French Recipe: Flamiche aux Poireaux, or Leek and Cheese Pie
Flamiche is a tart or pie or tourte or quiche from Picardy, depending on who you’re talking to. In Picardy, it is traditionally made with leeks or onions, and sometimes with pumpkin, which is eaten as a savory dish in much of the north of France. It is one of the main traditional starters offered in the region, along with Ficelle Picarde, a crêpe stuffed with ham and mushrooms and served with a cream sauce; Tarte Au Maroillles, a cheese tart, and Rissoles Laonnoises, meat or fish fritters.
These are U.S. measurements. Click here for metric and British conversions.
2 9-inch pie crusts
1 1/2 lbs leeks, white only
2 oz. butter
2 egg yolks
1/2 c. crème fraîche
Salt and pepper to taste
Egg yolk for pie crust
- Preheat oven to 425° F.
- Cut whites of leeks into 1-inch long pieces.
- Blanch for 5 minutes in boiling salt water.
- Carefully drain.
- Melt butter. Add leeks. Add salt, pepper and nutmeg and sautée for 10 minutes.
- Remove leeks from burner and let cool.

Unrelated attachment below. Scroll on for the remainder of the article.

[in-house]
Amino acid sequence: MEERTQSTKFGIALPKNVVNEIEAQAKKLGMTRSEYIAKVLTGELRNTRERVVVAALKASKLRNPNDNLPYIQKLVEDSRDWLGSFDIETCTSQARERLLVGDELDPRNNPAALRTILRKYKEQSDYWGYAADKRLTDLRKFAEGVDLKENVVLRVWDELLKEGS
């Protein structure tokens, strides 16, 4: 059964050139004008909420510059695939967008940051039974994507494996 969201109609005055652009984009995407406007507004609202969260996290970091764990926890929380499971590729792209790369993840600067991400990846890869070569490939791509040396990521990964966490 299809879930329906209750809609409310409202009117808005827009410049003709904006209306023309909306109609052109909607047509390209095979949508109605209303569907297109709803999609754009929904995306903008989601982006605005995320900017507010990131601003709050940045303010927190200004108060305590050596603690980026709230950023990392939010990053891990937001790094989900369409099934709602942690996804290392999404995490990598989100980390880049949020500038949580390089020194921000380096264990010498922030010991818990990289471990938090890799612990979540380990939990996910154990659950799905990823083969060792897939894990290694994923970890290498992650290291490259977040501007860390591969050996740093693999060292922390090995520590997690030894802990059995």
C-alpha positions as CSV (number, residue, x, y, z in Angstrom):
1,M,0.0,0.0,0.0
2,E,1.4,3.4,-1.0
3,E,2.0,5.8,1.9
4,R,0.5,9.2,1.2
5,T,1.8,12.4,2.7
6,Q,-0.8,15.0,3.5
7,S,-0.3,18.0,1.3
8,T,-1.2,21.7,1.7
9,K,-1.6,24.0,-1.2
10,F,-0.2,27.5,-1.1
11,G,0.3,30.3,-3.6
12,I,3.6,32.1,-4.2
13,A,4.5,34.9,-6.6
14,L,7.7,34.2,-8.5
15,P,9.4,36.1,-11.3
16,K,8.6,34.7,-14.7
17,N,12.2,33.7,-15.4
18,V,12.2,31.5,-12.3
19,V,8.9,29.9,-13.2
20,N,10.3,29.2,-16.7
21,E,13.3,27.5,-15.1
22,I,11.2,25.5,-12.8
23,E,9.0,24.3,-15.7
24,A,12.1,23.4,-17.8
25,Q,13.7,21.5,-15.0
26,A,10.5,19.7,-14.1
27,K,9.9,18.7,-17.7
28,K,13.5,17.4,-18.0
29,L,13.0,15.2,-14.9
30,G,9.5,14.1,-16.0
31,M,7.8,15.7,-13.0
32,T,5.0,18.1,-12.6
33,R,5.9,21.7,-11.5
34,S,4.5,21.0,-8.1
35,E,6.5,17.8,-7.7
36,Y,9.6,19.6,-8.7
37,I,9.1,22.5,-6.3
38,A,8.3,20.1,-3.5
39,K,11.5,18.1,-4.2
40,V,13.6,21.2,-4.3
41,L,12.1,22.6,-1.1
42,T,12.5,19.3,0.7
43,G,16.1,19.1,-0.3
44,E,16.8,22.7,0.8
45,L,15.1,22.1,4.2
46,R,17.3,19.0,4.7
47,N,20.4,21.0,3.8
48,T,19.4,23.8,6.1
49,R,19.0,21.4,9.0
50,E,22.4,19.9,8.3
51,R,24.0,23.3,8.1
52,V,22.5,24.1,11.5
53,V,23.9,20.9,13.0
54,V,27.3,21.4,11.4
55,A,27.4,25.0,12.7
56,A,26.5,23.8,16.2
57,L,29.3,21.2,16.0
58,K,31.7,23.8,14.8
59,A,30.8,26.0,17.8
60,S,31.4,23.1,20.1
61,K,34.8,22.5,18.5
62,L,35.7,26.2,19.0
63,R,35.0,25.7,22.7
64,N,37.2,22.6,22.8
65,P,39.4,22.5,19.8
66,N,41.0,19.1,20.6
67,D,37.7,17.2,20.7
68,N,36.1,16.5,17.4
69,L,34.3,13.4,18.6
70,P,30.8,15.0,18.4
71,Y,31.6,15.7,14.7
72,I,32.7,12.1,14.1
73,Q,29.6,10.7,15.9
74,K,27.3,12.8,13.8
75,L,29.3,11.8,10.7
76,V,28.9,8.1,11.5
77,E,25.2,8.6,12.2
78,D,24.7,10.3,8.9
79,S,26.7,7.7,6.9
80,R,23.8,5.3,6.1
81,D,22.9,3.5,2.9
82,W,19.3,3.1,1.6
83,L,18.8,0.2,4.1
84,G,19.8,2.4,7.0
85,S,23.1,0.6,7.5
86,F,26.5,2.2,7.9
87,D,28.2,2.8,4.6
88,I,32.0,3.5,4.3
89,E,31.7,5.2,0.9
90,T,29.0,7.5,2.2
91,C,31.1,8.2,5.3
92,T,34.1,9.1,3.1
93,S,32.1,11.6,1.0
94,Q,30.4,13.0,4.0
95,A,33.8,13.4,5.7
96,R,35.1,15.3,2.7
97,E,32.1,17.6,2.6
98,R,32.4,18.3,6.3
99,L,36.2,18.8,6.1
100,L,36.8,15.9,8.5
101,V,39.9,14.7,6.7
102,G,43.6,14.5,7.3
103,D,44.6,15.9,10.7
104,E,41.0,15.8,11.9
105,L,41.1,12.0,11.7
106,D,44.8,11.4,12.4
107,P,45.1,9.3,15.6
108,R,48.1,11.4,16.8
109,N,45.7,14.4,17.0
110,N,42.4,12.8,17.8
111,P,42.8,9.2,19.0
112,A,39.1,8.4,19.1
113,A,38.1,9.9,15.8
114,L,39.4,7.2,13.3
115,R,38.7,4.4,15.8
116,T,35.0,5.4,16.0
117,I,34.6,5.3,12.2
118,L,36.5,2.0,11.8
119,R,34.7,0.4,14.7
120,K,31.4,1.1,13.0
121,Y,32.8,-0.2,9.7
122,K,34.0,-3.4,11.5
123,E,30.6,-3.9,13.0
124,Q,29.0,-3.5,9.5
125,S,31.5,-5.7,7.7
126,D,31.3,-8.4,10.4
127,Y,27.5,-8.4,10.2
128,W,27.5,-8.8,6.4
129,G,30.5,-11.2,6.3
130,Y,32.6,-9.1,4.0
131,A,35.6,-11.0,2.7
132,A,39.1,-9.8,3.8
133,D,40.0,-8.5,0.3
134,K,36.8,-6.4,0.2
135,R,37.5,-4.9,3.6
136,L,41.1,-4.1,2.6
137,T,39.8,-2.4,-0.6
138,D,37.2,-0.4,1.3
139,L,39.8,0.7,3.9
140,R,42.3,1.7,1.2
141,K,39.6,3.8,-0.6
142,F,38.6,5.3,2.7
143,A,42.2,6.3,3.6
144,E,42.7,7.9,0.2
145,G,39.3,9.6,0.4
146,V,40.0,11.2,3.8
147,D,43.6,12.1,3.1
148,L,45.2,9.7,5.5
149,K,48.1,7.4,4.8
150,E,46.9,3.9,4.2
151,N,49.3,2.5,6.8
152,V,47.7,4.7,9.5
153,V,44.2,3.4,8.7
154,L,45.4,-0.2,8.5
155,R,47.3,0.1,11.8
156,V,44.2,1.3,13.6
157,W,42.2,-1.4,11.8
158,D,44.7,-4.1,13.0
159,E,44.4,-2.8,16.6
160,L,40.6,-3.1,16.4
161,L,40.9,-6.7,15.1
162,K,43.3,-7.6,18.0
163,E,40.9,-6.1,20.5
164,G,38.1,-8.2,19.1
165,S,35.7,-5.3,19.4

- In a large mixing bowl, beat egg yolks and cream.
- Add room temperature leeks.
- Line pie pan with one of the crusts.
- Prick with fork.
- Pour in leek mixture.
- Place second pie crust on top of this mixture.
- Use water to seal edges.
- Make a well in the middle of the flamiche.
- Mix an egg yolk with a little water and brush surface of flamiche so it will brown.
- Bake in preheated oven for 30 minutes.
- Serve hot with pickles and pickled onions or a green salad.
I grew up on Wendell Berry and food straight from a backyard Kentucky garden. I live in France and Switzerland, and am a freelance writer specializing in French cuisine. I attended Le Cordon Bleu and La Varenne cooking schools in Paris and the Académie du Vin, worked for the GaultMillau restaurant guide and CityGuides in France and Paris and for Gannett Company in the U.S., and collaborated on Le tour du monde en 80 pains / Around the World with 80 Breads with Jean-Philippe de Tonnac in France; André Raboud, Sculptures 2002-2009 in Switzerland; Ma Cuisine Méditerranéenne with Christophe Certain in France; At the Table: Food and Family around the World with Ken Albala, and a biography of French chef Pierre Gagnaire. I ran a cooking school in France, and owned a farm-to-table restaurant, The Three Sisters’ Café, with my two sisters in the U.S. I organize the Taste Unlocked bespoke food and wine tasting awareness workshops with James Flewellen, am an active member of Slow Food, and run the food writing website The Rambling Epicure. My work has been published in numerous international publications and I have been interviewed on international public radio in France, Switzerland, and the U.S. I just signed on at In Search of Taste, a British print publication, and am now working on two books, The French and What They Eat and What to Eat in Venice.